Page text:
I don't need your tweets or your public fitness diary to inform me how unhealthy I am. I am an educated adult.  I know that 24 inch chocolate statues are not good for the body (though I will argue they are amazing for the soul). I know the proper steps to a bikini-ready body include exercise and calorie control, just as I know that too many cheese fries give me a stomach ache. I know that vegetables are nutrient and vitamin rich, yet I also know that milkshakes bring all the boys to the yard.

This is a public plea to stop body-shaming the rest of us. We are so very proud of your flab to fab tummy, and we think it's great your cholesterol is finally in check, but to put this frankly: we don't give a rat's derri√®re if your pants fit better. Flaunt it on the streets, but please stop congesting my newsfeed.  I'd much rather get back to the ugly babies and sloth memes.

If you lost ten pounds, then be proud of yourself.  If you shook your toned booty to three hours of workout videos, give yourself a pat on the back.  And if you ate a life-size chocolate bunny, then let's be friends. 

Monday, April 7, 2014

Capturing Nonsense

The walls at Craig's house make me very sad.  So do his pistachio green couches. Most bachelor pads, for that matter, need some life breathed into them.  Thanks to my sister, Craig's fianc√©, his home is finally getting her feminine, overbearing touch. Kelli called the other night to request a file of photos from me.  In that file, she wants images of me, Amelia, and Matt so she can frame and hang them on Craig's empty walls.  While I'm quite honored to have a living memorial erected at the home of my future brother-in-law, I'm also a bit skeptical about coming through on my sister's request.

For reasons either physical, intentional, or psychological, my husband cannot take a decent photo.  Like the boy who dances to his own drum, it's as if he's smiling at a different camera lens...



example a (ridiculous, I know)


 example b
 
 
Please don't think me cruel.  My husband is very aware of his inability to produce frame-worthy photos.  For this reason (and also because I'm insanely vain), there are mostly only fabulous portraits of yours truly in the house. 
 
On occasion, I can successfully capture an image of Matt where his eyes are looking the correct direction, but then it seems his mouth malfunctions. 
 
 
See what I mean? 
 
 
 
For someone who practices selfies in the mirror (along with an awesome Jamaican accent), it's imperative to remedy this situation in order to uphold our family honor.  In case Matt was just trying to irritate me, I figured a professional photographer could be the antidote.  Surely, he would be on best behavior if we were coughing up cold, hard, cash. Folks, I had high, high hopes for this.
 
Then he subtly snuck out the tongue.
 
I've now accepted there's nothing to be done about my non-photogenic husband.  I continue to snap his picture for the rare occasion when I actually capture a keepsake photo.  Sadly, through all this snapping away, I have discovered a horrible, tragic truth.  My daughter, as well, has inherited his condition.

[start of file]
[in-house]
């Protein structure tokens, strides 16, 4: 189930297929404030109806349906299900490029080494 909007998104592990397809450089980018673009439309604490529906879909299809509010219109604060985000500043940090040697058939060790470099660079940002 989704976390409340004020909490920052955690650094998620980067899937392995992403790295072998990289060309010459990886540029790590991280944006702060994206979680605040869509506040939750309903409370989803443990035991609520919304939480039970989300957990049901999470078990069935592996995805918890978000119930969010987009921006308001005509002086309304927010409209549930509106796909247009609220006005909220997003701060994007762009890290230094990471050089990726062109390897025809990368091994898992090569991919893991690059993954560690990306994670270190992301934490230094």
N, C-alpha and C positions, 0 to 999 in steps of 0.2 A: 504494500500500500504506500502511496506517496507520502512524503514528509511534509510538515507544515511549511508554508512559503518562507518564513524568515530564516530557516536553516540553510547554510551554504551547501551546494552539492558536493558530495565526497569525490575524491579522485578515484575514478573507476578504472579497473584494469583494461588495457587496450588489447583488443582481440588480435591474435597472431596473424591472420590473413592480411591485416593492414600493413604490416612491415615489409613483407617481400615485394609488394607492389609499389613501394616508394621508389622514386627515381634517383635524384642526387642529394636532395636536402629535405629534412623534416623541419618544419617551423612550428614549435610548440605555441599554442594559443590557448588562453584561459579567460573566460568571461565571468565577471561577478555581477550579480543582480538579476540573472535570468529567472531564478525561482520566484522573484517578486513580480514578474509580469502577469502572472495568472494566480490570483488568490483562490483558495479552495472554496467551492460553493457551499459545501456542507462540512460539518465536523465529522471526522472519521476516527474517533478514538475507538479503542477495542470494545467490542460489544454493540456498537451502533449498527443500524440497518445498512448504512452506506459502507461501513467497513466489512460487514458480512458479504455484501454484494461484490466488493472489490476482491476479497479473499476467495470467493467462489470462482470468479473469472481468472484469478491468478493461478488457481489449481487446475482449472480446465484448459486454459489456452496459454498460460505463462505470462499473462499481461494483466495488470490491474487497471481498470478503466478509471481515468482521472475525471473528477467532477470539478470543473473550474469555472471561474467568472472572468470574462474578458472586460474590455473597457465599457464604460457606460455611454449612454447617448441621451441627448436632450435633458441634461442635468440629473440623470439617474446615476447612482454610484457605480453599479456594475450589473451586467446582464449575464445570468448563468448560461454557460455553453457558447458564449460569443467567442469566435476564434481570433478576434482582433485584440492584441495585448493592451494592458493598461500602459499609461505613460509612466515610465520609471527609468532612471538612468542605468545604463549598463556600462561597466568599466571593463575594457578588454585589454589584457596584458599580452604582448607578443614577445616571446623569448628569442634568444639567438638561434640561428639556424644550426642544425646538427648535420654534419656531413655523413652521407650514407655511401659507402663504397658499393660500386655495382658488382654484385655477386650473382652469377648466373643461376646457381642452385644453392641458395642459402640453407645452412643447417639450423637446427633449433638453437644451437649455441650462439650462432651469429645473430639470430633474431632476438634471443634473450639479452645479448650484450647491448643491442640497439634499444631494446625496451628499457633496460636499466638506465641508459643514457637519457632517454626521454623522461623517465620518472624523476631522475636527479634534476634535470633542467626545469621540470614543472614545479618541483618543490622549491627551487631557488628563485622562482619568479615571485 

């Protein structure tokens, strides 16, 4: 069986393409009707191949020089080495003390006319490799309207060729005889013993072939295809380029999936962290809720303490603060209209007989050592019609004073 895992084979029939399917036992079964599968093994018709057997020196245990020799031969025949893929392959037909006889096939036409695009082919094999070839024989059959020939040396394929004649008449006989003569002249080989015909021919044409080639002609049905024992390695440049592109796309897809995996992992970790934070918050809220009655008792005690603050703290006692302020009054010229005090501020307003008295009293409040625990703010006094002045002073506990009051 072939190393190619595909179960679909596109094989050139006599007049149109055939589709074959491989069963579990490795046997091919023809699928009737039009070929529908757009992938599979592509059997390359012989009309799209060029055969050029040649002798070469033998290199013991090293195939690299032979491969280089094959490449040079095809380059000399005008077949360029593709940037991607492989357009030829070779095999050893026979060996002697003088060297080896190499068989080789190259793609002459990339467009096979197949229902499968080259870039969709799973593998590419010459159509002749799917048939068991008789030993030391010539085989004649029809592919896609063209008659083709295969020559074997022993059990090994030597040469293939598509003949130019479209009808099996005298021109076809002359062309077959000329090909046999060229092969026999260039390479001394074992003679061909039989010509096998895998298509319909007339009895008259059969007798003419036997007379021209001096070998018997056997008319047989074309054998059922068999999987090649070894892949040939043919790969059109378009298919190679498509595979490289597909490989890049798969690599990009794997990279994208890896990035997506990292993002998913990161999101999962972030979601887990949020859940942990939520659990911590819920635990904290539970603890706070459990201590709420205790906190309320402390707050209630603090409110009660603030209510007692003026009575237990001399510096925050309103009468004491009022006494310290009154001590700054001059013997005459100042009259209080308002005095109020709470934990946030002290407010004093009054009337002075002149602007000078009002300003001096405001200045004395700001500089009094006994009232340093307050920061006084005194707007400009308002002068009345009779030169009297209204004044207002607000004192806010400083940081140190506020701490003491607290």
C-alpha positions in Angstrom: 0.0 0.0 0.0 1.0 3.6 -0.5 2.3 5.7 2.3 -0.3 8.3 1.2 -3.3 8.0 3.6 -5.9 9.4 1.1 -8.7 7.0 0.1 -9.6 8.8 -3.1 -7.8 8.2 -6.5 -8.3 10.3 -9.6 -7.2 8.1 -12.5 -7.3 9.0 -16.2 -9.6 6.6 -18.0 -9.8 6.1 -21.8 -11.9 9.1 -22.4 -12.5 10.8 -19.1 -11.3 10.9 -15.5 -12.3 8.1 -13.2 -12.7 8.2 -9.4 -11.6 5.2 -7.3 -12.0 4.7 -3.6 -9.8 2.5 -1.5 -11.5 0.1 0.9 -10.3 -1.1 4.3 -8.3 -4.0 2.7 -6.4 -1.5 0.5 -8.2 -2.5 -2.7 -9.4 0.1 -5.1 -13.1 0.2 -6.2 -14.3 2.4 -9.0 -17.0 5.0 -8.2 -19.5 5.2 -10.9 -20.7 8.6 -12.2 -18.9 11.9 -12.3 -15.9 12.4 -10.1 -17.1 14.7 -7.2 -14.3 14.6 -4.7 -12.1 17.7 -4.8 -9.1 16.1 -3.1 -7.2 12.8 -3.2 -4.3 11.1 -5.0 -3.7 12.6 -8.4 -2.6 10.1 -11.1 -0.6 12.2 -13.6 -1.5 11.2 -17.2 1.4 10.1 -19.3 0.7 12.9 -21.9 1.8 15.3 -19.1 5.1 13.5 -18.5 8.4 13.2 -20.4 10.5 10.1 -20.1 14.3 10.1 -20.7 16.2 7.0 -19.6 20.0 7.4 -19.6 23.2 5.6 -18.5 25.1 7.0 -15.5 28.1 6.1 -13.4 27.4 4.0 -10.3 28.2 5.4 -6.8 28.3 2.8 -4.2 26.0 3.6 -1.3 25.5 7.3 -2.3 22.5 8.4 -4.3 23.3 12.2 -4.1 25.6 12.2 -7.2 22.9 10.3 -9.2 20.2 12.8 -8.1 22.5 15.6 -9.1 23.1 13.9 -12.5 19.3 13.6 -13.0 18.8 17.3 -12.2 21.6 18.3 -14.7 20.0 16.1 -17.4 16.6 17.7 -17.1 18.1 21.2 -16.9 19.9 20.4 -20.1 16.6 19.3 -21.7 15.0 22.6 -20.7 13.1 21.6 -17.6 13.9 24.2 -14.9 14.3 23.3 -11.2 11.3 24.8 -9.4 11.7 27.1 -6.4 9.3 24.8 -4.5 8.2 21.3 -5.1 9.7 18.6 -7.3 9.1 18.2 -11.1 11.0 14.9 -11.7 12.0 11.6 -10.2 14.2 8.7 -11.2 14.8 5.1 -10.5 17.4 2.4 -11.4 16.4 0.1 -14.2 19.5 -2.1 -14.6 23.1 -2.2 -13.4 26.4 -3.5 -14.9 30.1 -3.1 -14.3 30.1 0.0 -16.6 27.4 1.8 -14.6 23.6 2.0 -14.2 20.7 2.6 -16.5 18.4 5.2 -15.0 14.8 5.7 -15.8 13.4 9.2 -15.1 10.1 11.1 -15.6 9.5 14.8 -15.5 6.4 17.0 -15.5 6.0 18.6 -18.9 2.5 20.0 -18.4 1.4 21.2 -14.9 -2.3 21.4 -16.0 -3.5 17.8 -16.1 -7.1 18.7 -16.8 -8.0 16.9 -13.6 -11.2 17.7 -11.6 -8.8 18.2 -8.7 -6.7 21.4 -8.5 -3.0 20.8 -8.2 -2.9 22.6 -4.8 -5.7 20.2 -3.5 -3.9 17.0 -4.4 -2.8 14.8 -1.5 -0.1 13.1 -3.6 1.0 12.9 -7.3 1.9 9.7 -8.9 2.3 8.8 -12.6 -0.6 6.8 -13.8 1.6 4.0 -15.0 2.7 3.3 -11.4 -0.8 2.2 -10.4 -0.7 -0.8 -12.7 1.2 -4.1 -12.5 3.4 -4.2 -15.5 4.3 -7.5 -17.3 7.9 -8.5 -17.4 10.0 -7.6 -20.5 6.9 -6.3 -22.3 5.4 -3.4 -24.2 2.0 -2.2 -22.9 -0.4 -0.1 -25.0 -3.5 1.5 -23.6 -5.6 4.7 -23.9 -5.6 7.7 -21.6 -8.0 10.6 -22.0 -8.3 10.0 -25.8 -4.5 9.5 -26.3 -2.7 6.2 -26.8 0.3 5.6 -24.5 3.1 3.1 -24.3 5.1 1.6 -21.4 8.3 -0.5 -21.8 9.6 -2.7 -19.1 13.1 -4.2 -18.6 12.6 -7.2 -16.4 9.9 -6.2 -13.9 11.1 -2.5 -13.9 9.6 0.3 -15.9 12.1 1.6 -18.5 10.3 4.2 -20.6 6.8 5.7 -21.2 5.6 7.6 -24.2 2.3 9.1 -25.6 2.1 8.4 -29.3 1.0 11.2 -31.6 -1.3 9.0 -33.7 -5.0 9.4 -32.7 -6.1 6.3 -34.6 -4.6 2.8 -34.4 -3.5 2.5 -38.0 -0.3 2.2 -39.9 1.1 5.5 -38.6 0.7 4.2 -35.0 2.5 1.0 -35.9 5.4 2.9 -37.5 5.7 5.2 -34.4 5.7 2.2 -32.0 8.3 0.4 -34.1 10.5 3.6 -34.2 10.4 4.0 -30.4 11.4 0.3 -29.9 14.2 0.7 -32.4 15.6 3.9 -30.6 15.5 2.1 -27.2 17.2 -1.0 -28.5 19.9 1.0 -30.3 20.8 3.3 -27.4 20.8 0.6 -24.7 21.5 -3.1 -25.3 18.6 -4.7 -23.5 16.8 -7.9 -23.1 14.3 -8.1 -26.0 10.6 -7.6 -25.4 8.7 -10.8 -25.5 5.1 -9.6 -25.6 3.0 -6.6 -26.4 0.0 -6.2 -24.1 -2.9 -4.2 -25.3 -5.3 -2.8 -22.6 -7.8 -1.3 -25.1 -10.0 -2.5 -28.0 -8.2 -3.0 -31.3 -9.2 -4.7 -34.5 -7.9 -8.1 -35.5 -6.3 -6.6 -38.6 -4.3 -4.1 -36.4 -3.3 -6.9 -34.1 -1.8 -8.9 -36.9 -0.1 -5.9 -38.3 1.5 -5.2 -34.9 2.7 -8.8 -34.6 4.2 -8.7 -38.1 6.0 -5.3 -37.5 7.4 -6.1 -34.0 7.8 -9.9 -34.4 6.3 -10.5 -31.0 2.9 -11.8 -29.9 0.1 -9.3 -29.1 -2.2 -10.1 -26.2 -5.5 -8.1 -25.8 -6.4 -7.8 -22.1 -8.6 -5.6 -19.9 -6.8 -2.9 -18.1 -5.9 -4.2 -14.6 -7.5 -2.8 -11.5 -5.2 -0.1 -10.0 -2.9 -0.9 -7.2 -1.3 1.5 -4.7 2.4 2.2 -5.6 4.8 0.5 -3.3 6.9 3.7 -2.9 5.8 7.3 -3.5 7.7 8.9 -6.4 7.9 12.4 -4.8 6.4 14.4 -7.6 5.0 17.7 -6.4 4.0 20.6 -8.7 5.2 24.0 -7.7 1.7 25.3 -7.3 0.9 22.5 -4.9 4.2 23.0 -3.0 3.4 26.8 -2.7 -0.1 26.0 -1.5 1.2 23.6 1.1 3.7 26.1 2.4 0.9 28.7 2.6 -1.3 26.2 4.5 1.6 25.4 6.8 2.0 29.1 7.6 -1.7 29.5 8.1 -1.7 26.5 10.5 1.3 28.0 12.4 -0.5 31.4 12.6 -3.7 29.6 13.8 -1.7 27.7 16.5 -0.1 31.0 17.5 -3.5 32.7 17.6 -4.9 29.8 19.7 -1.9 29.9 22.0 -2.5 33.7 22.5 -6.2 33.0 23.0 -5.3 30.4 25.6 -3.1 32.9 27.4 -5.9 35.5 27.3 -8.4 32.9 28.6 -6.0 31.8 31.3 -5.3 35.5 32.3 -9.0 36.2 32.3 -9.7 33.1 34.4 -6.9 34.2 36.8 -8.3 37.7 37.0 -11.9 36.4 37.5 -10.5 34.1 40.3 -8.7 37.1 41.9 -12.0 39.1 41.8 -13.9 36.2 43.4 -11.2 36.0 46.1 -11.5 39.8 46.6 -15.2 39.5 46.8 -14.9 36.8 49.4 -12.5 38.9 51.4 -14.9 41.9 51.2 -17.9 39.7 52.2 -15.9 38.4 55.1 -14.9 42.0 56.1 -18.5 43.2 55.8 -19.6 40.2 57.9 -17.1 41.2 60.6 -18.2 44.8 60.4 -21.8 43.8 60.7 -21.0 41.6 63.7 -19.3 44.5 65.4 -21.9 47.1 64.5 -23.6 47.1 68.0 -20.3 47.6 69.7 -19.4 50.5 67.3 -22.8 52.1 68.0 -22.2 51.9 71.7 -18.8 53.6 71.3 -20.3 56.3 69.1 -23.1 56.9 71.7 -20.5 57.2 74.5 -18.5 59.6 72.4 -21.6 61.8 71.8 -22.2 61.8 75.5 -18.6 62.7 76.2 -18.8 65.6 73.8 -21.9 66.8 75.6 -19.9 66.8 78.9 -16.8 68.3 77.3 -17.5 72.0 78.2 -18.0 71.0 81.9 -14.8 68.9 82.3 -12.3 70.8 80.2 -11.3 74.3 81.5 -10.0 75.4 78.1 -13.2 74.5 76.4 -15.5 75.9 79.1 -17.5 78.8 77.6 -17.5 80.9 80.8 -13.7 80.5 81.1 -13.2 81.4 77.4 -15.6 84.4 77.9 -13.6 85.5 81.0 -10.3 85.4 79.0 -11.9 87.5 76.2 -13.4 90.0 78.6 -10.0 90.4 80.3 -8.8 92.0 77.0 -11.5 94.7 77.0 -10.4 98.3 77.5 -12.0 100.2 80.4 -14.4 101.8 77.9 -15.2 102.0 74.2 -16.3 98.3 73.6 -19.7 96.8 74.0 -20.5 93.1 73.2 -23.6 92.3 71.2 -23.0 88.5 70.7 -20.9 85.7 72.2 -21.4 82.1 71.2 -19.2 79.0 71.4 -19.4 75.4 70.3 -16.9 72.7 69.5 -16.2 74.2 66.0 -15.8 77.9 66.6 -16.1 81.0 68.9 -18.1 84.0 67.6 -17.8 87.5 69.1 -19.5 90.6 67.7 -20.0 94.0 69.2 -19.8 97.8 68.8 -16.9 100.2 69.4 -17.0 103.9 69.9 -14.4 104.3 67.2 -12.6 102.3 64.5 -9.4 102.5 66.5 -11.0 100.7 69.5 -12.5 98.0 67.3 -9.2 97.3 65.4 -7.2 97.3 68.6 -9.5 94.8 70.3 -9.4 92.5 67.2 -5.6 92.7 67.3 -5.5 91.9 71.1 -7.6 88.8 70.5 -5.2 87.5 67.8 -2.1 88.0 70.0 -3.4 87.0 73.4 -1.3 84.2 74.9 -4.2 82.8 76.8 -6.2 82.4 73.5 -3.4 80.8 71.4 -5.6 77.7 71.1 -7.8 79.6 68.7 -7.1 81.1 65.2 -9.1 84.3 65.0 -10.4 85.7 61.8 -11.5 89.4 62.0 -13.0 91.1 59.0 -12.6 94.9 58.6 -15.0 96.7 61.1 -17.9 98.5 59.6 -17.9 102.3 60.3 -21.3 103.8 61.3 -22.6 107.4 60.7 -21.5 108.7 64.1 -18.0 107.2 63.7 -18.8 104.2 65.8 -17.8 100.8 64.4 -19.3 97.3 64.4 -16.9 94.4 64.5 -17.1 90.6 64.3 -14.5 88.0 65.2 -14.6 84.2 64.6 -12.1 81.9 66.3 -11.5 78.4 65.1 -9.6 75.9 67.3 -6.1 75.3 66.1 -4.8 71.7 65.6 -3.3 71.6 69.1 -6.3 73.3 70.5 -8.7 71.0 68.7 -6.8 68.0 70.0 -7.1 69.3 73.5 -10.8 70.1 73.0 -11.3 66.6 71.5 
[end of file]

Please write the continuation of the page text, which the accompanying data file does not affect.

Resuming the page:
I sent a whopping three photographs to my sister to frame.  It looks as though there will be no memorial erected in our honor; no real contribution to Craig's desolate walls.  Since it's not often someone asks for a picture of us to go on their wall, I asked Matt one last time to give me his best effort.  On the count of three....
 
 
 
 
 

Wednesday, January 8, 2014

Auschwitz

Amelia has dolls like these: plaid dresses and curly heads of hair.  She carries them around our house while I complain about the weather, or my bad hair day, or the lack of stations on our Swiss television set.  I assume my life could be easier inside my warm, heated walls. 

Amelia has shoes like these: buckles and shoelaces to fit her chubby, small feet .  She wears them while we dine at fancy restaurants and while she giggles at the park.  "Pwetty shoes," she calls them.



Our village has chimneys like these.  Brick chambers releasing the lingering smoke and laughter of a late evening of red wine by the fireplace, white fog ascending to the heavens while we sleep in our large, warm beds. 




Our country has railroads like these: endless tracks delivering us safely to the next village. Or the park or theatre, perhaps. "Choo, choo," shouts Amelia as the train leaves the station. I smile out the square window and comment on the weather. 



Such simple, mundane things.  A curly-headed doll.  A small pair of shoes.  A brick chimney and a solitary railroad track.  I close my eyes and wish to forget.

There is a haunting sort of calm I will never be able to put into words; a sense of quiet dread that makes the tiniest hairs on the back of my neck stand to attention.  I felt it as I trudged through the rock and mud and ashes of Auschwitz. A tangible evil.

 I feel it now as I sit in my own home. 
 
Did humanity cease to exist inside those barbed wire fences?  Were the Nazis born without conscience, or did they exterminate their souls alongside the children in tiny shoes? 

Our nation starts riots and protests and the world mourns over the loss of a single tragic death, but where are the sobs and the outcries for the millions who left this world in ashen smoke?  Perhaps we can't comprehend the number.  Perhaps we are too far removed. 

Friends asked me why I wished to walk the grounds of Auschwitz. Morbid, they called me. What good would it do?

I am unsure the reason, myself.  Maybe I have sought asylum in my safe, opulent world for far too long.  Maybe I need the heaviest of reminders that even on my worst, and sickest, and saddest of days, I have been blessed too abundantly to utter a word of complaint.  Maybe I needed to see it to actually conceive it.  Maybe I just truly wanted to feel. 

I awoke New Year's Day to empty champagne glasses and the clearest of skies, yet I felt joyless and hollow as I glanced out the window at the quaint cottage across the way.  Its small brick chimney carried smoke into the perfect Swiss sunrise,  and I was overcome by nausea. 

I wish not to go back to my life before I walked the grounds of such horror.  I wish to remember the rubble of the destroyed crematoriums, and in all the anguish and destruction, I wish never to forget the voiceless generations whose lives were snuffed out by ignorance and hatred. The frightened children.  The emaciated mothers.  The starving, beaten men. 

I find myself rereading this over and over, but nothing I have written bears semblance to what I have seen; nothing to what I have felt.  It seems I cannot find the words.  

Perhaps there are too many.

Perhaps there are none.